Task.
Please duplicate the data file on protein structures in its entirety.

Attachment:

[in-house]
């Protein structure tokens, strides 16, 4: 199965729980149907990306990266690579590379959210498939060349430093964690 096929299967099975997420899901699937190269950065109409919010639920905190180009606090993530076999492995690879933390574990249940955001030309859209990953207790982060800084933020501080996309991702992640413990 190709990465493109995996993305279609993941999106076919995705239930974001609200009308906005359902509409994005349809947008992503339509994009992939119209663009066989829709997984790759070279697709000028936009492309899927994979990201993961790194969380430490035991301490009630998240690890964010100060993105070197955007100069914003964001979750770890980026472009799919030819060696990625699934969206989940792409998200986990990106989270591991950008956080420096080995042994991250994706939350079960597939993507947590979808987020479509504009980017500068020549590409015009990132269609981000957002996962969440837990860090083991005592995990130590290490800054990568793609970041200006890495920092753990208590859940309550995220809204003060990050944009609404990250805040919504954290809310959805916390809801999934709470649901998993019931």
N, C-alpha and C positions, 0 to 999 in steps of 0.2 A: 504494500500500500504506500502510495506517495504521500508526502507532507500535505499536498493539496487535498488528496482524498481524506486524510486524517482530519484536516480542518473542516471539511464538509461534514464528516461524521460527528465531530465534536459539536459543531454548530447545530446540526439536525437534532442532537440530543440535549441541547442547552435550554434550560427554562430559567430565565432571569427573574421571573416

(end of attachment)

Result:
[in-house]
């Protein structure tokens, strides 16, 4: 199965729980149907990306990266690579590379959210498939060349430093964690 096929299967099975997420899901699937190269950065109409919010639920905190180009606090993530076999492995690879933390574990249940955001030309859209990953207790982060800084933020501080996309991702992640413990 190709990465493109995996993305279609993941999106076919995705239930974001609200009308906005359902509409994005349809947008992503339509994009992939119209663009066989829709997984790759070279697709000028936009492309899927994979990201993961790194969380430490035991301490009630998240690890964010100060993105070197955007100069914003964001979750770890980026472009799919030819060696990625699934969206989940792409998200986990990106989270591991950008956080420096080995042994991250994706939350079960597939993507947590979808987020479509504009980017500068020549590409015009990132269609981000957002996962969440837990860090083991005592995990130590290490800054990568793609970041200006890495920092753990208590859940309550995220809204003060990050944009609404990250805040919504954290809310959805916390809801999934709470649901998993019931």
N, C-alpha and C positions, 0 to 999 in steps of 0.2 A: 504494500500500500504506500502510495506517495504521500508526502507532507500535505499536498493539496487535498488528496482524498481524506486524510486524517482530519484536516480542518473542516471539511464538509461534514464528516461524521460527528465531530465534536459539536459543531454548530447545530446540526439536525437534532442532537440530543440535549441541547442547552435550554434550560427554562430559567430565565432571569427573574421571573416